BP spill leads to demand for more regulation


The majority of people in the US believe oil companies should be more regulated in the wake of BP’s oil spill in the Gulf of Mexico, according to a Harris poll carried out for the Financial Times.

At least 75 per cent of those aware of the spill in all countries surveyed support increased regulation, notably in Italy and Spain where nine out of 10 people are in favour. Britons, meanwhile, are least worried about regulating the oil companies, but even in the UK, 73 per cent of those surveyed said they agreed with greater regulation.

The findings underline the challenge facing the industry after the accident on April 20 when the Macondo well ruptured, killing 11 workers and spewing 4.9m barrels of oil into the sea. Although the Obama administration’s moratorium on deep-water drilling in the gulf, imposed after the spill, should be lifted earlier than its November 30 expiry date, the industry is already bracing itself for further regulation and higher costs.

US respondents to the Harris poll were also the most damning in their opinion of BP, with almost two-thirds saying they thought less of the company since the spill. By comparison, only 33 per cent of Britons said they thought any less of BP.

The American response shows the scale of the task confronting Bob Dudley, the incoming BP chief executive, as he seeks to restore the company’s reputation.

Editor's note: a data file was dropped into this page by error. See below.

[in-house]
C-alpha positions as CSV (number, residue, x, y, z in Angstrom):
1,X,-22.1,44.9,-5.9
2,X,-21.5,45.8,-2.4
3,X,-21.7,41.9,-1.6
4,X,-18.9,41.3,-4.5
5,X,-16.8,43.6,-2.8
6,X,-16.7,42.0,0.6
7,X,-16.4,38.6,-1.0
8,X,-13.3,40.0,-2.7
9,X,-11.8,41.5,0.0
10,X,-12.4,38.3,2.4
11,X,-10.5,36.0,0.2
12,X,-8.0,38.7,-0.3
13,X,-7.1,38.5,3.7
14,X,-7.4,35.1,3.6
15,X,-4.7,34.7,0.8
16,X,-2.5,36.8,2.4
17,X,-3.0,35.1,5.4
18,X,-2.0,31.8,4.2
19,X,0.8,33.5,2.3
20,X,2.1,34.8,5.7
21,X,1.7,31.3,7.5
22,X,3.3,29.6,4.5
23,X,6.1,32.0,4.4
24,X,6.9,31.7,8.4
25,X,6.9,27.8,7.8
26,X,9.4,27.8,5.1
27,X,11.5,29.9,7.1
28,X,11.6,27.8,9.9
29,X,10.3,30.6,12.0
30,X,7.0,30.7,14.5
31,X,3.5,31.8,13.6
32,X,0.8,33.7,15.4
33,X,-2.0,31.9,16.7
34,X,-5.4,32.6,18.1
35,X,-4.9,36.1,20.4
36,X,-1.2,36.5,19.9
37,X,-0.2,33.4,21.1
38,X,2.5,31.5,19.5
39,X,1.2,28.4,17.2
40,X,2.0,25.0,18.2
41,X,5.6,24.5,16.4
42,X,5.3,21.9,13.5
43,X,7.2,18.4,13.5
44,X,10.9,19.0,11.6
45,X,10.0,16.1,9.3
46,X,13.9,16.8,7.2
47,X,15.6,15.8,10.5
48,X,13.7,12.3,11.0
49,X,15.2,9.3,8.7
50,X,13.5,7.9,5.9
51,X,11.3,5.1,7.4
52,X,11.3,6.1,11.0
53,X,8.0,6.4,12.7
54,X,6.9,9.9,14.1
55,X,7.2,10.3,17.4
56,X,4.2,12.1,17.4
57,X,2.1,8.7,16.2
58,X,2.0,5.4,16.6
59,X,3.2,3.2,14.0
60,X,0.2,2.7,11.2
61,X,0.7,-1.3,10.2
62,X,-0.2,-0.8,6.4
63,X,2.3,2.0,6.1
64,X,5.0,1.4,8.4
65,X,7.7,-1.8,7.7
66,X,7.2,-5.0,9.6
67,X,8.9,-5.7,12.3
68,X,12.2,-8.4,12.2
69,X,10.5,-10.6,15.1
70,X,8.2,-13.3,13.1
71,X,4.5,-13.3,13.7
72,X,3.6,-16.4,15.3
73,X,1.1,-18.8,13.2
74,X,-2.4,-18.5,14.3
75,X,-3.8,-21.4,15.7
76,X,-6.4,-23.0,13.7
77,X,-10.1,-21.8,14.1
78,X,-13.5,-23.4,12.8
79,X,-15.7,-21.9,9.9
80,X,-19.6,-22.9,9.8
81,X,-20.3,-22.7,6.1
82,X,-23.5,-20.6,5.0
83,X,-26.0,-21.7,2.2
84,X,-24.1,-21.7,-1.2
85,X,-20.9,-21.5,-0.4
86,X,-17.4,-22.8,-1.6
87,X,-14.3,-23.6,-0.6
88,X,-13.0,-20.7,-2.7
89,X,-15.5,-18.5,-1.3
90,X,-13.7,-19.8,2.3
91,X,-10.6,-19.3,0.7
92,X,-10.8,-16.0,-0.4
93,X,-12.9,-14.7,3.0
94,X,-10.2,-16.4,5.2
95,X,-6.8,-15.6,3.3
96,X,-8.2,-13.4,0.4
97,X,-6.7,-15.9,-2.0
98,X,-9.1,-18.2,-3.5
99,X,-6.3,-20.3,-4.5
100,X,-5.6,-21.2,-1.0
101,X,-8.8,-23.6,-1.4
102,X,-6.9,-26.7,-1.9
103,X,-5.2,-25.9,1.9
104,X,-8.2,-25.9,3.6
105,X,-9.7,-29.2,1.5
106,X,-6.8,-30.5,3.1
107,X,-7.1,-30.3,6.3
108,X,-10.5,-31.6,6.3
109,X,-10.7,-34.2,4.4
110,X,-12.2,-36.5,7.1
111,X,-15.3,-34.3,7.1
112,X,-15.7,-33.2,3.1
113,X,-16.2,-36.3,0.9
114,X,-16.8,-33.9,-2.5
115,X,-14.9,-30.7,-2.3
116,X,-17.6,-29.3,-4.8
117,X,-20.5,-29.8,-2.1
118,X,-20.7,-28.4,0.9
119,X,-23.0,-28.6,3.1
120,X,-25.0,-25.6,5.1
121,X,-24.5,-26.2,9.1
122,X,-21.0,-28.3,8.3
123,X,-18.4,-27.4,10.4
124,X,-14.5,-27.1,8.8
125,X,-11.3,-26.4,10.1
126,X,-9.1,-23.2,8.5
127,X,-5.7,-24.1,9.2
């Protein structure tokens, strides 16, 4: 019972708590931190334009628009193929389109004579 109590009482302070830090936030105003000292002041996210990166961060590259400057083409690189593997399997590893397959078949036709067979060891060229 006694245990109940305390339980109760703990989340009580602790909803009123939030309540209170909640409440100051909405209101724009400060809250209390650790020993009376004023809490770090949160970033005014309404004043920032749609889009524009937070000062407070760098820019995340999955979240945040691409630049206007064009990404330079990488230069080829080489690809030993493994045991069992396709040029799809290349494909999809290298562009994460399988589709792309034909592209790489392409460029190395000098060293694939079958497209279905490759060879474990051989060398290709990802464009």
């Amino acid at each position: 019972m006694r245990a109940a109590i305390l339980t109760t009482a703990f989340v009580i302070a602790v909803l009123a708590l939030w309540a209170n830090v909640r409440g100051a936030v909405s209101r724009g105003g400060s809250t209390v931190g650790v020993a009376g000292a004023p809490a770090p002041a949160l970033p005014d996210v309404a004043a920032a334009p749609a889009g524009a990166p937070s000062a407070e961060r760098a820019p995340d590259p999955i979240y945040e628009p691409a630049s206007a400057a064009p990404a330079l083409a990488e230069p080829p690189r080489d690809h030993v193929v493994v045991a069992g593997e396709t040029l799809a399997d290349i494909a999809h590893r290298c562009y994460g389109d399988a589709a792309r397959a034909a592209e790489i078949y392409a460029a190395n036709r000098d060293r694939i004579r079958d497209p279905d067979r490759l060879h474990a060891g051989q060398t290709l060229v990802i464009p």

BP’s US business is hugely important, generating a third of its earnings, and it hopes that last month’s promotion of Mr Dudley, a US citizen raised in Mississippi, will ease tensions. Tony Hayward, his English predecessor, who will step down as chief executive at the end of September, became a hate figure for many Americans after a series of public relations gaffes.

White House officials and US legislators have in turn been accused of indulging in Anglophobia, particularly for referring to BP by its former name, British Petroleum.

However, the survey also underlines how far the public anger in the US about the disaster has spread to the wider industry.

Almost a third of Americans said they thought less of all energy companies following the accident, four in 10 said they were now more worried about climate change and two-thirds said the disaster had increased their fears about their country’s dependence on oil.

Almost three-quarters of Americans were more worried about wildlife and the environment since the spill, with 62 per cent voicing fears about further oil exploration.

Other western countries were closer to the US than the British in how their attitudes had changed towards BP. About half of French and Spanish people said they now thought less of the company, rising to 60 per cent in Italy.

The poll was conducted online by Harris Interactive among 6,180 adults aged 16-64 in France, Germany, Spain, the UK and the US and adults between 18-64 in Italy, between July 20 and 29.

Last week BP successfully plugged the well with mud and cement. The company still plans to drill a relief well to finally seal it.

A study, led by the National Oceanic and At-mospheric Administration, published last week said the majority of the spilt oil was no longer in the water. But BP still faces potential liabilities and legal claims about the accident, including a personal injury lawsuit filed last week which claims that “toxic dispersant chemicals” used by the company are causing health problems.

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Stuart H. Smith is an attorney based in New Orleans fighting major oil companies and other polluters.
Cooper Law Firm

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